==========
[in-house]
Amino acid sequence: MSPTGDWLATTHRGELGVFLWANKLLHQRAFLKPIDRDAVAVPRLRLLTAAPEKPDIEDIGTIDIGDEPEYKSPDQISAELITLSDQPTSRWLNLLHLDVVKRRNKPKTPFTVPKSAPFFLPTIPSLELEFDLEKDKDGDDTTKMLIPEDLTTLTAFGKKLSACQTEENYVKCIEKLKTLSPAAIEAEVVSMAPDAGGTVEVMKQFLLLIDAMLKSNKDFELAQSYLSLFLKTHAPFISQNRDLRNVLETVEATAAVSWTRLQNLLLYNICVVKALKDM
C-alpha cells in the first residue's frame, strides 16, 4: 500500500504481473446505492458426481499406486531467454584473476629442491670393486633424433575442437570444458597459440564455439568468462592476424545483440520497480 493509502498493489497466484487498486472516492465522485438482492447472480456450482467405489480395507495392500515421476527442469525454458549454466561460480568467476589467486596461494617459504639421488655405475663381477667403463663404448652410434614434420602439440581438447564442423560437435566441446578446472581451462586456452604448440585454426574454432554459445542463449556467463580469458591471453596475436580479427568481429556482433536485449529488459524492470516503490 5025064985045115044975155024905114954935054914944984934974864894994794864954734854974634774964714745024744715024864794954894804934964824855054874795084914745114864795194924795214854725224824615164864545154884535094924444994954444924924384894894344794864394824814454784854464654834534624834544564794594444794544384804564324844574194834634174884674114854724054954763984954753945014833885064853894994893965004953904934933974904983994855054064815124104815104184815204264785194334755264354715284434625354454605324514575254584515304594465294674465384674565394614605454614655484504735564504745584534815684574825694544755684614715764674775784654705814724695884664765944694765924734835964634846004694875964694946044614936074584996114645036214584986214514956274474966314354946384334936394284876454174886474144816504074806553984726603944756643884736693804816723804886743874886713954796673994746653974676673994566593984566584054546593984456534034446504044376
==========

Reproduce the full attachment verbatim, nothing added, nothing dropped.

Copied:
[in-house]
Amino acid sequence: MSPTGDWLATTHRGELGVFLWANKLLHQRAFLKPIDRDAVAVPRLRLLTAAPEKPDIEDIGTIDIGDEPEYKSPDQISAELITLSDQPTSRWLNLLHLDVVKRRNKPKTPFTVPKSAPFFLPTIPSLELEFDLEKDKDGDDTTKMLIPEDLTTLTAFGKKLSACQTEENYVKCIEKLKTLSPAAIEAEVVSMAPDAGGTVEVMKQFLLLIDAMLKSNKDFELAQSYLSLFLKTHAPFISQNRDLRNVLETVEATAAVSWTRLQNLLLYNICVVKALKDM
C-alpha cells in the first residue's frame, strides 16, 4: 500500500504481473446505492458426481499406486531467454584473476629442491670393486633424433575442437570444458597459440564455439568468462592476424545483440520497480 493509502498493489497466484487498486472516492465522485438482492447472480456450482467405489480395507495392500515421476527442469525454458549454466561460480568467476589467486596461494617459504639421488655405475663381477667403463663404448652410434614434420602439440581438447564442423560437435566441446578446472581451462586456452604448440585454426574454432554459445542463449556467463580469458591471453596475436580479427568481429556482433536485449529488459524492470516503490 5025064985045115044975155024905114954935054914944984934974864894994794864954734854974634774964714745024744715024864794954894804934964824855054874795084914745114864795194924795214854725224824615164864545154884535094924444994954444924924384894894344794864394824814454784854464654834534624834544564794594444794544384804564324844574194834634174884674114854724054954763984954753945014833885064853894994893965004953904934933974904983994855054064815124104815104184815204264785194334755264354715284434625354454605324514575254584515304594465294674465384674565394614605454614655484504735564504745584534815684574825694544755684614715764674775784654705814724695884664765944694765924734835964634846004694875964694946044614936074584996114645036214584986214514956274474966314354946384334936394284876454174886474144816504074806553984726603944756643884736693804816723804886743874886713954796673994746653974676673994566593984566584054546593984456534034446504044376